If you are one of those people that define a "beautiful lawn" as a homogeneous expanse of green grass without "weeds" and without exception, then you will not appreciate my yard. But, if you enjoy eating fresh fruits and vegetables, you may wish to consider some bee-friendly biodiversity action, especially with commercial honeybee populations in steady and alarming decline. Fact is, those important gluten-free diet elements (vegetables / fruits) overwhelmingly require pollination in order to exist on your table.
I personally find it anything but surprising that honeybees and other bees are disappearing in conjunction with America's obsession over their "perfect" lawns, and our practice of single-crop planting over massive geographic regions. What are the bees to feast on when vast areas are stripped clean of any naturally flowering plants to make room for grass and/or commercial farming of non-flowering grains? I won't even address the issue of pesticides.
I prefer to give the wild bees in my area a chance to eat a balanced diet of pollens, from various flowering plants (both wild and cultivated flowers, fruits, and vegetables), since I need bees to get the fruits and vegetables I want in my gluten-free diet.
My yard is not just Green
Our yard is naturally attractive and encouraging to bees of all kinds. We have many honeybees, bumblebees, wood bees, and a host of other pollinators circulating throughout our yard. The yard is the attraction, the garden is the destination I aim to entice the bees to locate and pollinate.
Our yard region surrounding the garden consists of all sorts of organic wild flowers and flowering "creepers" like clover, thyme, yarrow, flowering vinca-vine, and yes, even some dandelion (which our gold finches and groundhogs truly love!) And, this relationship is working quite well, as our garden is producing a superb amount of vegetables thanks to the constantly busy corridor of bees between our bee-friendly yard and our flowering vegetables.Honeybees on Wild Creeping Thyme (in our yard)Wild Thyme Spreads Nicely after started......and, Wild Yarrow and Clover abound...All lead to Wonderful Garden Vegetables...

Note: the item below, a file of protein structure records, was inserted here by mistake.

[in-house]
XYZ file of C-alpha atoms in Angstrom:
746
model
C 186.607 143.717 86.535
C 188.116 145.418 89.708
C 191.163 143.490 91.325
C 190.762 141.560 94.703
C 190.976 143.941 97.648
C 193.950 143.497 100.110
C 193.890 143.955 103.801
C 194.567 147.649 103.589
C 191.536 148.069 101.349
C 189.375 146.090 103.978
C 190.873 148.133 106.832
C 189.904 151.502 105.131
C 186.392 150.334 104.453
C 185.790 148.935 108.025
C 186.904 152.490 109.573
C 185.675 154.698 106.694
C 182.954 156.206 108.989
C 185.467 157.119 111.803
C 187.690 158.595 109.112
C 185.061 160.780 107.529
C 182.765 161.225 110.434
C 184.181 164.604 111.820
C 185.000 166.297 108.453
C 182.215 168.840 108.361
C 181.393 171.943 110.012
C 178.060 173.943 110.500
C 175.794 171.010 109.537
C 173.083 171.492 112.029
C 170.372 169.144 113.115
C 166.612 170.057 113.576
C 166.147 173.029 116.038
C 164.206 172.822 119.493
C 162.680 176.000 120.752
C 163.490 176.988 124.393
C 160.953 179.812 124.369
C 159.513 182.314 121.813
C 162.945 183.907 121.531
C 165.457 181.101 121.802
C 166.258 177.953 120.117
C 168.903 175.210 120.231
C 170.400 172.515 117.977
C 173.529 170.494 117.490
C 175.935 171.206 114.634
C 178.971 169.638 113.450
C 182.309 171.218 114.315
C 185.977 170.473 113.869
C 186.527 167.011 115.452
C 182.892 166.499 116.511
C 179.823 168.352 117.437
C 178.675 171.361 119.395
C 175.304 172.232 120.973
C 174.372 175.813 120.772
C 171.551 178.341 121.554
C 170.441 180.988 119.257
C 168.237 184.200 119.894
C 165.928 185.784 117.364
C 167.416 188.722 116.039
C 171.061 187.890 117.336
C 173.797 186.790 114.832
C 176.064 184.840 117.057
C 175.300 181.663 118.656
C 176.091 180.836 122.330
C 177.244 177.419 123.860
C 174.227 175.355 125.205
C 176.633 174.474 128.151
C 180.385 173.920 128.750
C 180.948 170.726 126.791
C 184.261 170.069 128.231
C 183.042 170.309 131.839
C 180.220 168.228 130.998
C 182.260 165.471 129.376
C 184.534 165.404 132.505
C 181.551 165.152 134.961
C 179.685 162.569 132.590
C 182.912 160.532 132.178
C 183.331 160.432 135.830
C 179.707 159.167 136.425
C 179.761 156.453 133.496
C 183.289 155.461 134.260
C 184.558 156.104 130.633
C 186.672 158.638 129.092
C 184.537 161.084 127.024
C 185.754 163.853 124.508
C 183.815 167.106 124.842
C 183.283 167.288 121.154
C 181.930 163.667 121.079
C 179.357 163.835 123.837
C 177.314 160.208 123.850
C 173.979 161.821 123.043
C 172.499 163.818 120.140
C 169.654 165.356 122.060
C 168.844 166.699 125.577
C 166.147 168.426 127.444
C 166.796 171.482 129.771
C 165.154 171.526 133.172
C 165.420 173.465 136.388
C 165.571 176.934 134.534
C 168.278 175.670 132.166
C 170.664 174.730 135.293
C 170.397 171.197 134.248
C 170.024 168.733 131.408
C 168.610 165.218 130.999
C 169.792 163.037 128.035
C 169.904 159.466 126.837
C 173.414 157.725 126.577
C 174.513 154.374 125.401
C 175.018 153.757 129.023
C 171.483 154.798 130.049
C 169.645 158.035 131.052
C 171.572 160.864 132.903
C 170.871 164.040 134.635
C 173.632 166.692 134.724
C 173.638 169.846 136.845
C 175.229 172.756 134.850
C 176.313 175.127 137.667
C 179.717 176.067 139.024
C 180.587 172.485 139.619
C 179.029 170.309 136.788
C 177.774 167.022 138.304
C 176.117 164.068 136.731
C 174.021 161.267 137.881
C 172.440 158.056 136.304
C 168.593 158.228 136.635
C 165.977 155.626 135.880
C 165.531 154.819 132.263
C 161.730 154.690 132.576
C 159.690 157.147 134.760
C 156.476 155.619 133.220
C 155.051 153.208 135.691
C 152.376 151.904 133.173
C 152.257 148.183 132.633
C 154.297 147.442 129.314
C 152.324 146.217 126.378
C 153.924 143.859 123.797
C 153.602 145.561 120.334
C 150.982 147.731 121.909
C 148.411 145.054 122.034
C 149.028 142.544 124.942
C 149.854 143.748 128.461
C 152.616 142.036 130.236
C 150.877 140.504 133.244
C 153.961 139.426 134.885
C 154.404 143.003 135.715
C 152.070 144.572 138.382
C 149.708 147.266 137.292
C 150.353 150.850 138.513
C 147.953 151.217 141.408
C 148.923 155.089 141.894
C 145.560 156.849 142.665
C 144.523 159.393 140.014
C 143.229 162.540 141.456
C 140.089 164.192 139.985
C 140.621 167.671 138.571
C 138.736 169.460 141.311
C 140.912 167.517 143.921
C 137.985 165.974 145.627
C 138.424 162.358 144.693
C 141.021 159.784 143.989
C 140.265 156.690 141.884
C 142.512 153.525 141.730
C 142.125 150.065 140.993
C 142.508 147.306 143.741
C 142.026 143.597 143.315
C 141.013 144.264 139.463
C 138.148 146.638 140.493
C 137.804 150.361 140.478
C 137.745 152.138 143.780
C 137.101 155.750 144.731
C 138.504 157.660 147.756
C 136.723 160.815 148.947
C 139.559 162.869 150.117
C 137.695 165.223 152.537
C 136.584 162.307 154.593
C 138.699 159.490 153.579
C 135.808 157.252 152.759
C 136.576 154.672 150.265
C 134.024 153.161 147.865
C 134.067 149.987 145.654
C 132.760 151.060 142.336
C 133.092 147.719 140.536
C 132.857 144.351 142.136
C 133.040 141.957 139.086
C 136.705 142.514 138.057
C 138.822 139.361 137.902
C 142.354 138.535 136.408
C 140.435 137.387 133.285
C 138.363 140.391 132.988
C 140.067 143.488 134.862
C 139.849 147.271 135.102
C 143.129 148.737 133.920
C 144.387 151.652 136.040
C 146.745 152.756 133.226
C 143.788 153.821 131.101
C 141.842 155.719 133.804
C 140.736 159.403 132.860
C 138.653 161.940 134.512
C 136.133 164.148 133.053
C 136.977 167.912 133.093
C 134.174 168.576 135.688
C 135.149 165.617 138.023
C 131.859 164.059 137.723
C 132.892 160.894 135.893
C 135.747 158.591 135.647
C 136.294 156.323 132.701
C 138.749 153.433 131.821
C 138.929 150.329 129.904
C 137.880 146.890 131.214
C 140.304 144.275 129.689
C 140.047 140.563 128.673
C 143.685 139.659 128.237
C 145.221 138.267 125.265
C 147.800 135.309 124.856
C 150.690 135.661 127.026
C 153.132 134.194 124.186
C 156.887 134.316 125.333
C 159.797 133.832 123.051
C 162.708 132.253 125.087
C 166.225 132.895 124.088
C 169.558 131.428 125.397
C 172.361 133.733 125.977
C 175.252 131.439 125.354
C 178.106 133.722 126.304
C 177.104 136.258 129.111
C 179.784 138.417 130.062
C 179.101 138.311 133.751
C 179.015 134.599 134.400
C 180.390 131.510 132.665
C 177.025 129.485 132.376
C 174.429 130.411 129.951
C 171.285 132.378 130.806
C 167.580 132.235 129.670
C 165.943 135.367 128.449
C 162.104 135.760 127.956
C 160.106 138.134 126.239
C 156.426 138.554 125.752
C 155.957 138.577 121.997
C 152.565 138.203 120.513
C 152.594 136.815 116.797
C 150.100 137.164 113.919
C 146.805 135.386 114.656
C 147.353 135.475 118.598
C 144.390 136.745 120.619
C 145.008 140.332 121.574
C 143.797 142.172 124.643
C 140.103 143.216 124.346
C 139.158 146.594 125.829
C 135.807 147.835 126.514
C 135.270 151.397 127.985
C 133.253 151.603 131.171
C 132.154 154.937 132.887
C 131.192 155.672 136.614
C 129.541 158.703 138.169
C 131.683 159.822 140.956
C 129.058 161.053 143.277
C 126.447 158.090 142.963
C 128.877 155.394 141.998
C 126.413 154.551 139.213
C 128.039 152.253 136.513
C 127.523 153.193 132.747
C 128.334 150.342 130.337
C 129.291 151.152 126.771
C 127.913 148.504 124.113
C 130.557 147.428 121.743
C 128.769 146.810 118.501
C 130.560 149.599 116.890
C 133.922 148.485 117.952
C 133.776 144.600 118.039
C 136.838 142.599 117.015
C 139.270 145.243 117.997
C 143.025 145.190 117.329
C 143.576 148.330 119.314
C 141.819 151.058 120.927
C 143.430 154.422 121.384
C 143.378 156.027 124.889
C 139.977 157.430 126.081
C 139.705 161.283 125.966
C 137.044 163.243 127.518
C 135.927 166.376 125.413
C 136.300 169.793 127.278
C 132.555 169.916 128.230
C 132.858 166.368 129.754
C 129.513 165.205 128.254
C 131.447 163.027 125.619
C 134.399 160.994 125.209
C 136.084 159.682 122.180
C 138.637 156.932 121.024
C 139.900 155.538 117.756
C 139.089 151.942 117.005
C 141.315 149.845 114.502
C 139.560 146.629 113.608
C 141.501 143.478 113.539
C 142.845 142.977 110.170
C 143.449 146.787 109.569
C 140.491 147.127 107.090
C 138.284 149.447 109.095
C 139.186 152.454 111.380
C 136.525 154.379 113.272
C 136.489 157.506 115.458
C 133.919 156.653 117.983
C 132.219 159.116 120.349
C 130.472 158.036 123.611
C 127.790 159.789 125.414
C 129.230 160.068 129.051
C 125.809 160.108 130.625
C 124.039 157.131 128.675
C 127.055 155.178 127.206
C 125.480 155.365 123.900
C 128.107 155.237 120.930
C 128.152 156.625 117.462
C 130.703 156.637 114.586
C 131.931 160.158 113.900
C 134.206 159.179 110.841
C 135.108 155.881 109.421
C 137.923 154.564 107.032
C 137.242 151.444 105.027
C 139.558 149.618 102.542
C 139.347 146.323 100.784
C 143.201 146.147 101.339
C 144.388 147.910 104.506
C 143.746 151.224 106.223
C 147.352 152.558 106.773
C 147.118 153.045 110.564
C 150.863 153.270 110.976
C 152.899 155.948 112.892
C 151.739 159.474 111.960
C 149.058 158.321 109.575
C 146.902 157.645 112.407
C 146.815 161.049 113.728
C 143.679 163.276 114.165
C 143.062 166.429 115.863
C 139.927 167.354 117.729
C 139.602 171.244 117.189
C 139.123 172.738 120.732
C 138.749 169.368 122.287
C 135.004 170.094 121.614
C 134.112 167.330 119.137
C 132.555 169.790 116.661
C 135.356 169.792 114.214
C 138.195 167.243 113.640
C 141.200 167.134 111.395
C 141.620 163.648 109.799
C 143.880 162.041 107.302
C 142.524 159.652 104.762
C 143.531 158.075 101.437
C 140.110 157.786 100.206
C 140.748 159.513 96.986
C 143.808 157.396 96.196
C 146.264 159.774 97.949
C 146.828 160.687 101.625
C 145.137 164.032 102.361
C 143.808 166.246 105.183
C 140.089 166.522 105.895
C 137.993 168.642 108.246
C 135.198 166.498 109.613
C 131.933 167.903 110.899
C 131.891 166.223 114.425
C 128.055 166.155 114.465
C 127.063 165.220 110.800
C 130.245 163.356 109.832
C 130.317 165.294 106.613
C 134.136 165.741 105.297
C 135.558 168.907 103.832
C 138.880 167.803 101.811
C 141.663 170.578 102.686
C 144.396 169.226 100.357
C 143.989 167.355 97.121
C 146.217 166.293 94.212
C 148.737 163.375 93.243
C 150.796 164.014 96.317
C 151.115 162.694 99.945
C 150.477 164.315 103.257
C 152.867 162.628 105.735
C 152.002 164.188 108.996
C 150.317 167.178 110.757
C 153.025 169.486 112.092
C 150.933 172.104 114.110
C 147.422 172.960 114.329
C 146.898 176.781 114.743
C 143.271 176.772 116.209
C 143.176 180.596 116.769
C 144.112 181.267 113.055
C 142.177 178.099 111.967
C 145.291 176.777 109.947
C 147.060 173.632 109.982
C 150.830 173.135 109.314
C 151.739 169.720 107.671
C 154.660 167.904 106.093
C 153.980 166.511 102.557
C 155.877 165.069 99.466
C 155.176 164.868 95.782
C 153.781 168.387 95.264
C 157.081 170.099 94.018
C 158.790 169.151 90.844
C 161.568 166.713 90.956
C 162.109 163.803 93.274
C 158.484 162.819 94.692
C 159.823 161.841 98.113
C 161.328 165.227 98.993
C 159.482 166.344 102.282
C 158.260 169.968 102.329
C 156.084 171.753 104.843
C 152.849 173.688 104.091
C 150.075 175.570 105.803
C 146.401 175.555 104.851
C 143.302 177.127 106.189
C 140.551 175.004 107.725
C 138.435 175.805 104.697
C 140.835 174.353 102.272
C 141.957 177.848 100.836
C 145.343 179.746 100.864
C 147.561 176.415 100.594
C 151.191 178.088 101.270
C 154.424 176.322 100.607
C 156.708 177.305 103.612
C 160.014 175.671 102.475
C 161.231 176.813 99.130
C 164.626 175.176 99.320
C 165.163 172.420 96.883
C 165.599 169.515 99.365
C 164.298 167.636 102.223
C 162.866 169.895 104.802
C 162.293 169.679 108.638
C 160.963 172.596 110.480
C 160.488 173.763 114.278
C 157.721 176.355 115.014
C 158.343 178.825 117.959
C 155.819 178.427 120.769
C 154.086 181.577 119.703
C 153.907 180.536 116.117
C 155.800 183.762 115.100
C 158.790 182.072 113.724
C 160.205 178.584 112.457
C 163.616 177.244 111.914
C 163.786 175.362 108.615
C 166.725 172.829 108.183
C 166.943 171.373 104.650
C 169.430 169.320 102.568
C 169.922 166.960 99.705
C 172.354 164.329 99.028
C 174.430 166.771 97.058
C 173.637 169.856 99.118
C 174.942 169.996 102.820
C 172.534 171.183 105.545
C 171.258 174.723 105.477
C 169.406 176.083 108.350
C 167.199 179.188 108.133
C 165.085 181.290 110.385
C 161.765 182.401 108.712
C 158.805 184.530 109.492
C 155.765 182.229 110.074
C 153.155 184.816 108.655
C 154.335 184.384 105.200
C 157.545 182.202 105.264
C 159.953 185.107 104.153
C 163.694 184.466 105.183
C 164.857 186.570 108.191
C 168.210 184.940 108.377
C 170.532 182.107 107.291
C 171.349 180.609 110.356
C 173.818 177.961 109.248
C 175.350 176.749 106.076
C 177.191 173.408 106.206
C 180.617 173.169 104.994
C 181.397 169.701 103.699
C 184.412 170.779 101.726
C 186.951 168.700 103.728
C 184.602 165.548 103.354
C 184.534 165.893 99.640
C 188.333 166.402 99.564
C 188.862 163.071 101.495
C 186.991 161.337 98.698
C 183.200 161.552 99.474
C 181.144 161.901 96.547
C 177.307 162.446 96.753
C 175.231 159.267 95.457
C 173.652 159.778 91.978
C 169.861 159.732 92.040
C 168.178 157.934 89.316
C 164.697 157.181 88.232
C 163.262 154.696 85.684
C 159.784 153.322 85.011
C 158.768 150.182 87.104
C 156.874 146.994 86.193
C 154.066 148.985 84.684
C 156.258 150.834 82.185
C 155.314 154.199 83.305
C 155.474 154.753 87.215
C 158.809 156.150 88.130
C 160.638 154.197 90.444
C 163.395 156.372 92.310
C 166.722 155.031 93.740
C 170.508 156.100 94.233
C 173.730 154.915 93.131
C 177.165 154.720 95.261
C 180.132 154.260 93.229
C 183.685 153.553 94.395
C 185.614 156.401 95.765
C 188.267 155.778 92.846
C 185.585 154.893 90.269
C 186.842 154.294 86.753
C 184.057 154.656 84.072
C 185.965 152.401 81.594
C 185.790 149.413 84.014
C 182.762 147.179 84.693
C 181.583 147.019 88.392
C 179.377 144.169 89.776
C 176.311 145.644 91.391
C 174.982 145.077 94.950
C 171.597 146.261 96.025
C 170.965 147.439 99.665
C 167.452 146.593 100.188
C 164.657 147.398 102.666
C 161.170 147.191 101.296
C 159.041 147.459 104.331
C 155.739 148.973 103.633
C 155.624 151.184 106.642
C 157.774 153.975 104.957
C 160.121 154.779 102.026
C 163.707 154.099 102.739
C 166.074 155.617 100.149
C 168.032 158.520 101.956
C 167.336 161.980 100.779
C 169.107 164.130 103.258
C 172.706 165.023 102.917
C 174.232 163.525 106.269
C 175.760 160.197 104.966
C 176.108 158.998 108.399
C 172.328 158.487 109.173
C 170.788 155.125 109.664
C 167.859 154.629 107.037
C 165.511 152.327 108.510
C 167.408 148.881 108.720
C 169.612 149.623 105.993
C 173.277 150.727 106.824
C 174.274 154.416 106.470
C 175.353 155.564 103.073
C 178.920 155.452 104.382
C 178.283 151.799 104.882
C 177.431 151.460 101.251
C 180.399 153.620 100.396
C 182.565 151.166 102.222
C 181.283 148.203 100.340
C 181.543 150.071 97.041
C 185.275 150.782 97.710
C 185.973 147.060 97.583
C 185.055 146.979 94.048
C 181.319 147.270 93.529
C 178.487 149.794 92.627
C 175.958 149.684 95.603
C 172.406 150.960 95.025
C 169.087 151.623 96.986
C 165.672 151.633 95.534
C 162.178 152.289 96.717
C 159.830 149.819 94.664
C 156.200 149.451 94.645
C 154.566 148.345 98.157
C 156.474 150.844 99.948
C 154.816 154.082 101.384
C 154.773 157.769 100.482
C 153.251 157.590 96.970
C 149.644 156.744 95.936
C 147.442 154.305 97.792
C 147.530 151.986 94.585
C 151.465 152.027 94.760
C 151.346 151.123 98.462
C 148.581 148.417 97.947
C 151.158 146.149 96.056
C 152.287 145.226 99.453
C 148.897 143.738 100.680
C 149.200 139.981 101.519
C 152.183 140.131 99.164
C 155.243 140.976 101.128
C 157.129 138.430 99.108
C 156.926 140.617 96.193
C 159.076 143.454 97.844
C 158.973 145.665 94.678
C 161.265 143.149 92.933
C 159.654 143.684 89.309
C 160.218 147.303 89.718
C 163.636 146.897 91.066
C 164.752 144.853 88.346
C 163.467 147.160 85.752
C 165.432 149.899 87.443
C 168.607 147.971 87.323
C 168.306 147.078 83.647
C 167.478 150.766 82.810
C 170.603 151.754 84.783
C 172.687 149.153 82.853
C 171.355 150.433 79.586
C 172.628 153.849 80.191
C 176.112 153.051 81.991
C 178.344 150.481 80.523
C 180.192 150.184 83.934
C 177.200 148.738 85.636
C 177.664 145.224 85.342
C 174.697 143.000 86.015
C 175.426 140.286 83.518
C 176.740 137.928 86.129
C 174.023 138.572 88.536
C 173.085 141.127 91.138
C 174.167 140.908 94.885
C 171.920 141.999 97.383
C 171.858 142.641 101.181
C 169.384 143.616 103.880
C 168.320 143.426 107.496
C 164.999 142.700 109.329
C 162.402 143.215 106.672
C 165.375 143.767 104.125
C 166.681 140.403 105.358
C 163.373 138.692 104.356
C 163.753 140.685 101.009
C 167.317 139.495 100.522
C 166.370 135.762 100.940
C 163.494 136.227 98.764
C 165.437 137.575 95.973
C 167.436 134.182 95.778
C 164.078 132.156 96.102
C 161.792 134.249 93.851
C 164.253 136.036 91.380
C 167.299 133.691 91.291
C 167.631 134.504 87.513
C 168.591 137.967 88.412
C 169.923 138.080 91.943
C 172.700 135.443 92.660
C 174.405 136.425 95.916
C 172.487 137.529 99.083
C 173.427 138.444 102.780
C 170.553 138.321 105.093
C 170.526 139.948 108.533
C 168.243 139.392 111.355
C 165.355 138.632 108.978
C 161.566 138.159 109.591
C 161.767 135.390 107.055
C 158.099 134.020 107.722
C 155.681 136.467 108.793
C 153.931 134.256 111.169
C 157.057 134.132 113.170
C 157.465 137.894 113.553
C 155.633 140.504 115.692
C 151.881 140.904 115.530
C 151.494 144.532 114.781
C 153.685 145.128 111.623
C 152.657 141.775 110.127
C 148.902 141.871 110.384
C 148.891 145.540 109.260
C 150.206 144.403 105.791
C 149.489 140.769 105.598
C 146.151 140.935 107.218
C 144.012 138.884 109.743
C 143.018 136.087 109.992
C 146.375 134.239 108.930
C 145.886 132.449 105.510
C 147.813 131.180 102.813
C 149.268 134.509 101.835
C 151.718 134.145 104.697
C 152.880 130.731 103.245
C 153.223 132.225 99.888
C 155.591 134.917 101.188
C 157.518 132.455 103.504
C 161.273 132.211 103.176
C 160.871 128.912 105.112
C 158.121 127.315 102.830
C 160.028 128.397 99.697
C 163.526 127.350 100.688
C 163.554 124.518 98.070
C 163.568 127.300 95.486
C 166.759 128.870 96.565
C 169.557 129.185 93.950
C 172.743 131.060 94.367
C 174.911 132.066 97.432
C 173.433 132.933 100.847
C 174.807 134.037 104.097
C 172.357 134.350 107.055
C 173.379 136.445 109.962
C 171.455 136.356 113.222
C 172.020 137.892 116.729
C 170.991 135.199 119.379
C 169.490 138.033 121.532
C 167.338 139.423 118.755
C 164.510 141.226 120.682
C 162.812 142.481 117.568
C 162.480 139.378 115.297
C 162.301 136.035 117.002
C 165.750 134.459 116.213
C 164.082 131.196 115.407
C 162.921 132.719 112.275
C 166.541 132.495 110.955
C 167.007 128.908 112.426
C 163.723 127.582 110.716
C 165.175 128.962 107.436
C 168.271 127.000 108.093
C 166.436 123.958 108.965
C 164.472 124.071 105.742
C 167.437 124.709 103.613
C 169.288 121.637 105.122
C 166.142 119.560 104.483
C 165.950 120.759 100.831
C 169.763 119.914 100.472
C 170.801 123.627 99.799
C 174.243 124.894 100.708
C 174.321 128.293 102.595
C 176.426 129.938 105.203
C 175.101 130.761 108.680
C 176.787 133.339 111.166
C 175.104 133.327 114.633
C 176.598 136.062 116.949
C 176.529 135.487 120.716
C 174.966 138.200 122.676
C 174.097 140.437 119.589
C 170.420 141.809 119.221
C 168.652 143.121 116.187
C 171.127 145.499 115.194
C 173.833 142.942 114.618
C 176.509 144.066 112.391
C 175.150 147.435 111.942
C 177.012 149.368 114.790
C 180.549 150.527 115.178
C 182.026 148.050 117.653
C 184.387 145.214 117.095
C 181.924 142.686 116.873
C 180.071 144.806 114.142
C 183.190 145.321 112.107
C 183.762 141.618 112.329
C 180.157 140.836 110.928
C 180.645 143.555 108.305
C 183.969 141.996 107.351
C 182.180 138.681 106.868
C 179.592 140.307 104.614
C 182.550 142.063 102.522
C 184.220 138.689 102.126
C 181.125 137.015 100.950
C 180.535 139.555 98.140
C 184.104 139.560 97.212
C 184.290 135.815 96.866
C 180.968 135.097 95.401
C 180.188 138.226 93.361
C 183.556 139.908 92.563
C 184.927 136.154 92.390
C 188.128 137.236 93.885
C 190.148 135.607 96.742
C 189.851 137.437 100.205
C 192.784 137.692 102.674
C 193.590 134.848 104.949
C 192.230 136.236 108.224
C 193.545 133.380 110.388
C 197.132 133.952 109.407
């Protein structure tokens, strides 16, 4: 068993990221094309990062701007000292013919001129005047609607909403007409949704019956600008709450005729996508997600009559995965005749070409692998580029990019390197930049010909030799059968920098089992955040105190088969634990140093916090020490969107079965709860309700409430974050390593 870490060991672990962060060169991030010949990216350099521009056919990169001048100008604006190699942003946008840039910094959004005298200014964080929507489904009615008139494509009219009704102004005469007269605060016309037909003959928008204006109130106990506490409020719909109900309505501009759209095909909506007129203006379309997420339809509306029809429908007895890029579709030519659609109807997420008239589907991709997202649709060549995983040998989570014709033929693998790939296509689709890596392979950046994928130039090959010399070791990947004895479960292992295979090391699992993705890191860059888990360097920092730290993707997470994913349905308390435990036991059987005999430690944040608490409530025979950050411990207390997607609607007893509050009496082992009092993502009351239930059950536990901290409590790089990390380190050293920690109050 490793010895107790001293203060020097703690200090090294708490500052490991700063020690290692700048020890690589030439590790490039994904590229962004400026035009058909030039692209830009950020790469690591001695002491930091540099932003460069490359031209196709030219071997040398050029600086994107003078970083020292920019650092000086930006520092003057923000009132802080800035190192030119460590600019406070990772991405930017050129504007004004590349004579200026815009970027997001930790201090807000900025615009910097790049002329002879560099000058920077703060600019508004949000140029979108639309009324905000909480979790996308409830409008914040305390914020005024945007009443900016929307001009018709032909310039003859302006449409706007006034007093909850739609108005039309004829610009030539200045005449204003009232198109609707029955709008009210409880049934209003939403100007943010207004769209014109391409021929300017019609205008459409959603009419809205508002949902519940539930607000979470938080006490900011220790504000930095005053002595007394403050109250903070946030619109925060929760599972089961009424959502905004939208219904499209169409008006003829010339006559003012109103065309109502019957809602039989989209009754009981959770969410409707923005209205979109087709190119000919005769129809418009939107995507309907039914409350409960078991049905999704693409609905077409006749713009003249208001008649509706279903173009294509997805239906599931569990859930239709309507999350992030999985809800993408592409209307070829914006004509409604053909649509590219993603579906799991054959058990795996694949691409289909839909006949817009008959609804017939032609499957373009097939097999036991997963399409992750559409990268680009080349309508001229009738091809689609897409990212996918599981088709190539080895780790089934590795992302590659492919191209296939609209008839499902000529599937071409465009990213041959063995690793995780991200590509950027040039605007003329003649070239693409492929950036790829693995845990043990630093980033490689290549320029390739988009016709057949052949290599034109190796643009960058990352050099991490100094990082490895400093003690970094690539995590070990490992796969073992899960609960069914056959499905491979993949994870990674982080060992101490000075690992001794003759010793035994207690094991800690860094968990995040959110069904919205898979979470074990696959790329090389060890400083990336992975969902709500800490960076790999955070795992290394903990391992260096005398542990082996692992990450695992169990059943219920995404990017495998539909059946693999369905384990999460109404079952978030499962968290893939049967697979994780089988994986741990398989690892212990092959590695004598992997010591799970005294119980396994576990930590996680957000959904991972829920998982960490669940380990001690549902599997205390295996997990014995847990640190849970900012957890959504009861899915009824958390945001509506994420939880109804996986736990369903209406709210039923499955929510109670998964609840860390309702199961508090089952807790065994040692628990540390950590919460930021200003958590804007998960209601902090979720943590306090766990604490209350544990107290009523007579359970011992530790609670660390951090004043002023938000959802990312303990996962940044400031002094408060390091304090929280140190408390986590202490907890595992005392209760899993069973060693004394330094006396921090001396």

- Celeriac - which I wrote about in this blog entry about gluten-free baking with Celeriac.
- Tomatoes - a "must" for so many dishes, be it Italian or Indian or American.
- Various Greens - lettuce, mustard greens, kale, turnip
- Zucchini - and here is a gluten-free recipe using zucchini, tomato, and pesto in a way I really enjoy.
- Watermelon - though I don't know if they will mature in time here in Ohio, I sure do love them!
- Cantaloupe - another delicious sweet treat for us gluten-free folks (well, everyone else too I guess)
- Peppers - jalapenos, habaneros, and a few less spicy ones.
- Eggplant - great for a variety of dishes like eggplant Parmesan, Chinese garlic-eggplant, or some varied Mediterranean dishes
- Cucumbers and Pickles
- Basil - an essential component of our various recipes using Pesto
- plus, a few other things I am sure I am forgetting off the top of my head.
In general, most of my favorite foods require those bees for pollination Sure, I even like the honey the bees produce, but that is just an added bonus.
I encourage biodiversity in your own lawn, and chances are you can find some pleasing additions like the flowering creeping-thyme that make for a beautiful lush carpet-like ground-cover that is green for most of the year (it flowers wonderfully for a few weeks as shown above).
Another wonderful thing about the organic non-grass "grass" (like the thyme), is that it requires very little maintenance and mowing, since it tends not to get very tall, and it forms gentle rolling short waves (few inches) of green and/or flowering pink/purple. And, given the price of gasoline, the less lawn mowing the better!
Oh, did I mention how wonderful all that thyme smells as you take a stroll through it... ahhhhh.